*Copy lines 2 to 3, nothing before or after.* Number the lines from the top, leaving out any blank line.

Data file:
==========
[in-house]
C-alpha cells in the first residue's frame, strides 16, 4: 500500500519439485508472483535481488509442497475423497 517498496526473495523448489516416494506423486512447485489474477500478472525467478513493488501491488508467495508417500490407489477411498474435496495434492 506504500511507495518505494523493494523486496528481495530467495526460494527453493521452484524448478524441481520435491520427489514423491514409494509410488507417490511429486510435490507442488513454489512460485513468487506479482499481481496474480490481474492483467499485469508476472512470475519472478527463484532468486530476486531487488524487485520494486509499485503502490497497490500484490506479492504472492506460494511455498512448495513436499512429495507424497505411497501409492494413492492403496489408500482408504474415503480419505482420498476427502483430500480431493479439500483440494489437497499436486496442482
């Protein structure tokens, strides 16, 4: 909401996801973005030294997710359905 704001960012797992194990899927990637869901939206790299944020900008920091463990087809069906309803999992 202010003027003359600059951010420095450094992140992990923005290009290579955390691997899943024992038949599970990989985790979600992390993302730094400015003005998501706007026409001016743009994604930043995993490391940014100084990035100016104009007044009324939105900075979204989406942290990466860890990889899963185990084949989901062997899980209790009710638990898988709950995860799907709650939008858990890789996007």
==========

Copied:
C-alpha cells in the first residue's frame, strides 16, 4: 500500500519439485508472483535481488509442497475423497 517498496526473495523448489516416494506423486512447485489474477500478472525467478513493488501491488508467495508417500490407489477411498474435496495434492 506504500511507495518505494523493494523486496528481495530467495526460494527453493521452484524448478524441481520435491520427489514423491514409494509410488507417490511429486510435490507442488513454489512460485513468487506479482499481481496474480490481474492483467499485469508476472512470475519472478527463484532468486530476486531487488524487485520494486509499485503502490497497490500484490506479492504472492506460494511455498512448495513436499512429495507424497505411497501409492494413492492403496489408500482408504474415503480419505482420498476427502483430500480431493479439500483440494489437497499436486496442482
């Protein structure tokens, strides 16, 4: 909401996801973005030294997710359905 704001960012797992194990899927990637869901939206790299944020900008920091463990087809069906309803999992 202010003027003359600059951010420095450094992140992990923005290009290579955390691997899943024992038949599970990989985790979600992390993302730094400015003005998501706007026409001016743009994604930043995993490391940014100084990035100016104009007044009324939105900075979204989406942290990466860890990889899963185990084949989901062997899980209790009710638990898988709950995860799907709650939008858990890789996007």